The organisers of the Polocrosse Extreme cup, which ran in June 2013 have revealed that the event showed a loss of over two and half thousand pounds and they are questioning whether they can run the event again in 2014. The Head of Polocrosse Extreme, Iain Heaton, said that they were disappointed with the result, which he said really came from low income figures rather than any over expenditure on costs. Iain said “We knew before the event even ran that we were going to be struggling to break even but we didn’t think it would be as bad as this. We will have to think long and hard before organising another tournament next year.”

Polocrosse Extreme has also published figures from its first tournament in 2012 which showed a loss of just over £1,200. The plan was to try and recoup that money and a make a bit more in 2013 but now the event has lost nearly £4,000 in two years. A breakdown on income and expenditure shows that total costs for the event were £10,503. Iain commented, “The original budget was for the costs to be £11,350 pounds so we ended up being a few hundred pounds under on costs but that wasn’t really that useful seeing that revenue only totaled just over £8,000.”

On the subject of the detail of the costs he added,” We do run with a high cost base and we know that. The scoreboard costs us £500 and the marquee has to be hired in. We also do things like the officials’ lunch and try and make the prizes really good. I think we would be reluctant to try and cut costs by removing things from the event as the whole point is that we do more than all the other tournaments.”

With regard to the income streams Iain said, “Revenue was disappointing on all fronts really. Tournament entry fees were lower than budgeted, we should have set player entry fees higher, we were actually cheaper than all other tournaments this year which with hindsight was stupid, we were trying to be too nice. We thought we would have more players playing but there do seem to be less players at tournaments currently. Also we let the UK squad and a few other players play for free so actual entry fees were slightly lower than you would expect from the player numbers at the event but I don’t regret doing that, one of our stated aims is to help develop polocrosse and these freebie entries were designed to do just that. However, if we do run next year entry fees will go up and may be as much as £50 a head to cover the basic costs we incur.”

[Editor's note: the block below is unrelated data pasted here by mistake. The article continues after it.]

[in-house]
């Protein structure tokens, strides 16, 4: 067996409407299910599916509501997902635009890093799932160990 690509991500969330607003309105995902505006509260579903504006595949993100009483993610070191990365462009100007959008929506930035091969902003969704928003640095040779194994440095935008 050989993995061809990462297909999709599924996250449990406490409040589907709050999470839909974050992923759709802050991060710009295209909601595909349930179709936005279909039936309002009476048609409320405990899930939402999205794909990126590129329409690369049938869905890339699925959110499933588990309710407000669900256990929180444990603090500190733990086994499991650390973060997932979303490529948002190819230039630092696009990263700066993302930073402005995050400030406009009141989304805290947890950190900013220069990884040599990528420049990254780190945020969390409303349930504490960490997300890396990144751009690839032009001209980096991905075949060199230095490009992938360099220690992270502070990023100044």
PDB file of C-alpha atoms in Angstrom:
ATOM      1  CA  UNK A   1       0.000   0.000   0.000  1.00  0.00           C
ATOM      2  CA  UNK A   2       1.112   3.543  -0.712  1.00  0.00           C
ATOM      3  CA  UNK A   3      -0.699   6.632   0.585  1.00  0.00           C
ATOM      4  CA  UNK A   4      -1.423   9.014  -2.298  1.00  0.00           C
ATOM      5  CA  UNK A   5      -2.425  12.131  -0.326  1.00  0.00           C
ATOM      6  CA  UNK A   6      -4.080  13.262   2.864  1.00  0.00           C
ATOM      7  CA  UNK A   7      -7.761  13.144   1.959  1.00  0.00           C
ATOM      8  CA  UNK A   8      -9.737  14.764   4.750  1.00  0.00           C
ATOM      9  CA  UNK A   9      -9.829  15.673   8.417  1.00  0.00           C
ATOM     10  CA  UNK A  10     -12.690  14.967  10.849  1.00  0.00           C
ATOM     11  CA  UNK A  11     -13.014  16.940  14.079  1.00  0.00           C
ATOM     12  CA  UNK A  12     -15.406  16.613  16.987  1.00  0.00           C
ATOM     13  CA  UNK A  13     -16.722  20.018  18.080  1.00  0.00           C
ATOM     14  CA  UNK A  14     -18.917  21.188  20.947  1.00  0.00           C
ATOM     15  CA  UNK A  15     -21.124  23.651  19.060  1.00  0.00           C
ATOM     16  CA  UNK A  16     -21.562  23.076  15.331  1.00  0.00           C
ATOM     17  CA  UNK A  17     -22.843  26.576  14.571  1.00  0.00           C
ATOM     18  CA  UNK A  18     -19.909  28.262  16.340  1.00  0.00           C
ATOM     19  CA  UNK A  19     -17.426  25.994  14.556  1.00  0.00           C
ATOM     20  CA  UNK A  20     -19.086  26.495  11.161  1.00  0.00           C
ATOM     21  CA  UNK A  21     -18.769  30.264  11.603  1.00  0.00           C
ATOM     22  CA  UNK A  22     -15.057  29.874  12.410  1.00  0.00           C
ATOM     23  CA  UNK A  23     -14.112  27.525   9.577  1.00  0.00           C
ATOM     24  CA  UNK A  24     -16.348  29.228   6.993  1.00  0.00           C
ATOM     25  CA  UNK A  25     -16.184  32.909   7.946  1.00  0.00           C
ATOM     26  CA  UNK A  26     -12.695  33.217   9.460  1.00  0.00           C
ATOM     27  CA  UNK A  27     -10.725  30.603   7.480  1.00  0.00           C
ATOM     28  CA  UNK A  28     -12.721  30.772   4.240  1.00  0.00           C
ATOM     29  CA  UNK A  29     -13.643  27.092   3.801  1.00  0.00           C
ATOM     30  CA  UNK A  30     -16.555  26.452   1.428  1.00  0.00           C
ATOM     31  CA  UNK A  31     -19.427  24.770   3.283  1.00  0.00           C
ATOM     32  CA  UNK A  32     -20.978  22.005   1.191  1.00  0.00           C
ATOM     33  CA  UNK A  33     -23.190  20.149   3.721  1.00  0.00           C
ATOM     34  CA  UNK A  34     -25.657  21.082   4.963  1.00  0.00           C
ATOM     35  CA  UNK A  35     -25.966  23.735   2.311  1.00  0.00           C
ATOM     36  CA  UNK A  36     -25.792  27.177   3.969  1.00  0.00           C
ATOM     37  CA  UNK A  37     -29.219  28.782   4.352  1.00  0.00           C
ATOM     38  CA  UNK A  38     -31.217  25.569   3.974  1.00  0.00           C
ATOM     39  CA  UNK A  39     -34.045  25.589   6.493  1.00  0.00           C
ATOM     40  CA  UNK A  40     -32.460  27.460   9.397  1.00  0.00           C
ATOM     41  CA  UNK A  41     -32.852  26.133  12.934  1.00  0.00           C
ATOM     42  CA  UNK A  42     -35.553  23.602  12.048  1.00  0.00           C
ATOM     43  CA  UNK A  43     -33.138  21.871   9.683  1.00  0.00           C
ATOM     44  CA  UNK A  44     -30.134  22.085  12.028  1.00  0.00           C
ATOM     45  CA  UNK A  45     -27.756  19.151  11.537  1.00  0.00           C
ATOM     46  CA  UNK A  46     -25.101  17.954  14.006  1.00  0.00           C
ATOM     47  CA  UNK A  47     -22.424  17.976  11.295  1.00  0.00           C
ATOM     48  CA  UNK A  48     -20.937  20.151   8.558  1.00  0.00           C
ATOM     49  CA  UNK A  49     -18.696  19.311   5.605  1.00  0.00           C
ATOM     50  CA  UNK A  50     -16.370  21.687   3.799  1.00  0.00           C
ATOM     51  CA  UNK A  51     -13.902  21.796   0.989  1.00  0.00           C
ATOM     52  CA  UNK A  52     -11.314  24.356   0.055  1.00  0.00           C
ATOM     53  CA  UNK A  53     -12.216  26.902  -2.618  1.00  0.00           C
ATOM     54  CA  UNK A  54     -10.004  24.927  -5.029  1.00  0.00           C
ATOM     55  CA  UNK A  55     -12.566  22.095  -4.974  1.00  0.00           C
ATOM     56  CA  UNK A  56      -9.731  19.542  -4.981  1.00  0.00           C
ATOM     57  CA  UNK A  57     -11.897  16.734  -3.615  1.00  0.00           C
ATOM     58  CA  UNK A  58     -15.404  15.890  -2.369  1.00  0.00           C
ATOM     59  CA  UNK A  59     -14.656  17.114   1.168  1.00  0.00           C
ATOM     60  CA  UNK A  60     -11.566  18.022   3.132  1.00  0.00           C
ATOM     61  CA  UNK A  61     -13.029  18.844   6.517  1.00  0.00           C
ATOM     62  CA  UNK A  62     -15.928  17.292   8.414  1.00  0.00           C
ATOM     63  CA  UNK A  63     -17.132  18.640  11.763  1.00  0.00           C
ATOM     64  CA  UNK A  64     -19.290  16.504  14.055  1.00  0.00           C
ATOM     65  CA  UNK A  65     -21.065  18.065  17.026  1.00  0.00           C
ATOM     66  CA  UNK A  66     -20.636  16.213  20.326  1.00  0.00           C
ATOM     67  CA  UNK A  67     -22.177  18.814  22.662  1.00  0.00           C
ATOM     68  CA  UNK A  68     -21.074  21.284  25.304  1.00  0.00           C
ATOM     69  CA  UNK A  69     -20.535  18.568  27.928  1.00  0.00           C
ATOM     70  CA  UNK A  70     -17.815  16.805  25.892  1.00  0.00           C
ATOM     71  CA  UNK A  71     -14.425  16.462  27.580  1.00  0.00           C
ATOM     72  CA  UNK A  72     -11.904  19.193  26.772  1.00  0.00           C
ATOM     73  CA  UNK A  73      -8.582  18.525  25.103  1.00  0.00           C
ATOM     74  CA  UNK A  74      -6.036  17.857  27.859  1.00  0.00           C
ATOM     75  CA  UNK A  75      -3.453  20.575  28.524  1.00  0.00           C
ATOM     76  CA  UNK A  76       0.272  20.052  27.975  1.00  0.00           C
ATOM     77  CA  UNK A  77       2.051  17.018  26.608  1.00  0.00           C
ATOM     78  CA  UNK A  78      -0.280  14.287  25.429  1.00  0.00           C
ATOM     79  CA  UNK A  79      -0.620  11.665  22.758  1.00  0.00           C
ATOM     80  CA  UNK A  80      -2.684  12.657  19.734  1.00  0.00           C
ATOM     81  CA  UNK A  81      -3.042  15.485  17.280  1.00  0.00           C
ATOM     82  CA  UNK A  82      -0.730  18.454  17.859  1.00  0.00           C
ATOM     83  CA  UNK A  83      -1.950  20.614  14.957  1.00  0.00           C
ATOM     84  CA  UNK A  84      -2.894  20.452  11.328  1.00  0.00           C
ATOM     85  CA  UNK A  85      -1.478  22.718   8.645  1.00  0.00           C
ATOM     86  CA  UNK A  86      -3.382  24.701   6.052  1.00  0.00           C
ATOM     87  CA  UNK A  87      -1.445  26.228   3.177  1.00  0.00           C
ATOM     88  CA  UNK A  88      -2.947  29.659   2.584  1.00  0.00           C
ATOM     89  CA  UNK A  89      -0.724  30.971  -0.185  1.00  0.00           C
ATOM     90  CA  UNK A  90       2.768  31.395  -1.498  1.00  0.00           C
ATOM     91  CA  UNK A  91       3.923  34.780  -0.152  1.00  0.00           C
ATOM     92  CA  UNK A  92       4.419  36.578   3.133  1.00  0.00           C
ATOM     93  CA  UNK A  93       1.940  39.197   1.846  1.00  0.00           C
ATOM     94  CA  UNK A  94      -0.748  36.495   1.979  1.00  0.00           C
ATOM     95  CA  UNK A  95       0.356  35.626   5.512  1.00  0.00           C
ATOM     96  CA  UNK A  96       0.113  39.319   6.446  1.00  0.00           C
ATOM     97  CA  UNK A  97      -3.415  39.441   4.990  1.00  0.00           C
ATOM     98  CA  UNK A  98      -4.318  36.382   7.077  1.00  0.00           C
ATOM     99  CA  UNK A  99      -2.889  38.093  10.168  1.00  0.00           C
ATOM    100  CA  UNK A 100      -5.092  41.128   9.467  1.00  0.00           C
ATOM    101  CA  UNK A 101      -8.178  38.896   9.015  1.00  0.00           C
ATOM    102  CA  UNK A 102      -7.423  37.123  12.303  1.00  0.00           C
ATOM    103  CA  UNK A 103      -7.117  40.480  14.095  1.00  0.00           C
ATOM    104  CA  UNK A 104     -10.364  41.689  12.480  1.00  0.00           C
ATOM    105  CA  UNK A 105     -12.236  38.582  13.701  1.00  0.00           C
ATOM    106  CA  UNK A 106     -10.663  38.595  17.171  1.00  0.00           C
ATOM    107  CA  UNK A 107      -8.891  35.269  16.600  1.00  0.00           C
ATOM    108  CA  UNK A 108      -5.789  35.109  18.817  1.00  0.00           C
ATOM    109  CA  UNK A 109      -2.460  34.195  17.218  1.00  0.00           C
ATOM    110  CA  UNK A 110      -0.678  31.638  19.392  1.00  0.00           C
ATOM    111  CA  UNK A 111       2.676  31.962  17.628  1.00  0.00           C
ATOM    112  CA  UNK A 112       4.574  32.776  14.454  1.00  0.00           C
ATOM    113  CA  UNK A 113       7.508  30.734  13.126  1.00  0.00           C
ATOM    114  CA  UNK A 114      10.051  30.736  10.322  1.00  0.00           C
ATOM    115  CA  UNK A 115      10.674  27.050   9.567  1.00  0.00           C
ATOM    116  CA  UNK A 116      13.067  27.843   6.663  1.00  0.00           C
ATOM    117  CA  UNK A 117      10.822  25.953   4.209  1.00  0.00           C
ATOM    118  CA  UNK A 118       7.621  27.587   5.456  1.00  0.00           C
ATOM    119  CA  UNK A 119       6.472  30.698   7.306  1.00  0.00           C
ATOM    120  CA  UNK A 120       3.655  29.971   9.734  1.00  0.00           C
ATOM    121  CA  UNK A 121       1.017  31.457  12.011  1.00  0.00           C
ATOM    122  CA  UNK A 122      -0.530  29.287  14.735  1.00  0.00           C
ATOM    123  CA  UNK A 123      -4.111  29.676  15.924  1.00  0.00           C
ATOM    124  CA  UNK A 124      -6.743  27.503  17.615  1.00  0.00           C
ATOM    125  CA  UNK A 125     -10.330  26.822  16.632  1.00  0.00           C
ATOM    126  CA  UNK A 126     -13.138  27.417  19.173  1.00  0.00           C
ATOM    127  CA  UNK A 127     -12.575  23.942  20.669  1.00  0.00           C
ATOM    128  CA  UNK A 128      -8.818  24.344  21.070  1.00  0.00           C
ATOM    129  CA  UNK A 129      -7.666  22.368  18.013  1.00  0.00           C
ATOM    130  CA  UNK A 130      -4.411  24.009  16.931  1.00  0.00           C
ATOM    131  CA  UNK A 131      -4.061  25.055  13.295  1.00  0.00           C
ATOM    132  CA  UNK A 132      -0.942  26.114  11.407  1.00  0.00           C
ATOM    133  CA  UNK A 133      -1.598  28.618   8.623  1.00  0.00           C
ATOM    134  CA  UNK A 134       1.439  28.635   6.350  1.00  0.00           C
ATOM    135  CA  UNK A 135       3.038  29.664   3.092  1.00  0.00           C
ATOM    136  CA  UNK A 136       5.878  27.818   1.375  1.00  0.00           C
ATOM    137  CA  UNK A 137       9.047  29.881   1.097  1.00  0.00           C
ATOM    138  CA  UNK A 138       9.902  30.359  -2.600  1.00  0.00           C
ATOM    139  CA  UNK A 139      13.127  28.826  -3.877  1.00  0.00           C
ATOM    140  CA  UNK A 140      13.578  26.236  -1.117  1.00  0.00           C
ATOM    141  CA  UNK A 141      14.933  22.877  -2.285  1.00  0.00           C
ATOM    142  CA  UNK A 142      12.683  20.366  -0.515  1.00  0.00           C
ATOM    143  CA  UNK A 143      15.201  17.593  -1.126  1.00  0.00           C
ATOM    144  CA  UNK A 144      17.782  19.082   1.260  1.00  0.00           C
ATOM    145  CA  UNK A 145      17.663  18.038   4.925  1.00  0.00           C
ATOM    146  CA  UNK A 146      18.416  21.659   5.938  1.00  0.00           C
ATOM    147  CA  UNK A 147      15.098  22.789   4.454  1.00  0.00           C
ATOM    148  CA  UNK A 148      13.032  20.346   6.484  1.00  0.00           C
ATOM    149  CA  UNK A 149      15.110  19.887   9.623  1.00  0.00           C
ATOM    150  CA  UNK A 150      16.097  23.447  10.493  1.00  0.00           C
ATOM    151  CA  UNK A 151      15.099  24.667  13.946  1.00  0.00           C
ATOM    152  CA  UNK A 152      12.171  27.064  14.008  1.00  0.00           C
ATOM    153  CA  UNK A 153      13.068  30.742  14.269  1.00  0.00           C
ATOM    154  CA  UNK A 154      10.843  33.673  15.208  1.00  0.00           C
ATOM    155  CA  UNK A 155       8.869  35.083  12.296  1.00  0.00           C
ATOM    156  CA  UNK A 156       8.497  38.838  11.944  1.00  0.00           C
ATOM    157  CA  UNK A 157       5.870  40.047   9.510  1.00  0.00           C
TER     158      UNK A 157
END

The organisers reported that with regard to secondary income streams, both the bar and car entry income were lower than budget. Iain said “The weather definitely didn’t help we had done a lot of local promotion, there was a lot of local hype about the event and then we end up with the worse weekend of the season in terms of weather and obviously people didn’t fancy coming along to watch in that.”

He had more to say on the subject of the bar income, “Obviously lower spectator numbers impact on the bar as well but we think that a fair number of players didn’t really support the bar and just used a “Bring your own booze” policy to the party which is a bit annoying really when the bar was set at the same prices as other tournaments like Arden where we know the bar does very well. I think this is something we will have to look at if we run next year. Maybe the answer is to say entry fees are £60 a head and we don’t care what you do at the party but whether that is a bit unfair to all the players who don’t really drink at the party much. I don’t really know at this stage.”

Officially the event is co-hosted by Polocrosse Extreme and The Granary Estates, (who own the venue and take responsibility for organising areas such as the bar and infrastructure) and the 2012 loss was split between the two parties. However, Iain said that this year the loss will probably be borne by Polocrosse Extreme as they feel it is unfair to see Granary Estates lose money two years in a row when they are not directly involved in polocrosse.

With regard to 2014, he said “Obviously from an pure event point of view we had great fun running the Polocrosse Extreme Cup in 2013 and would love to do the same in 2014. We consider ourselves the leader in a tournament revolution which is taking place in the UK and are delighted to be in that position. We set a trend in 2012 and now are helping people such as Platypus Polocrosse with running their inaugural tournament in a few weeks time. However, 2014 is going to have to make financial sense as well because we can’t keep sustaining losses like this.” (Editor’s note: We had to just undergo another financing round to fund this loss, luckily we have generous/ slightly stupid shareholders!)

Iain concluded, “We need to sit down and look at the 2014 plan in more detail. We will being talking to players and listening to them over the rest of the 2013 season to understand what they want to happen and whether they have any specific views regarding areas such as entry fees and then hopefully we can come up with a workable plan.”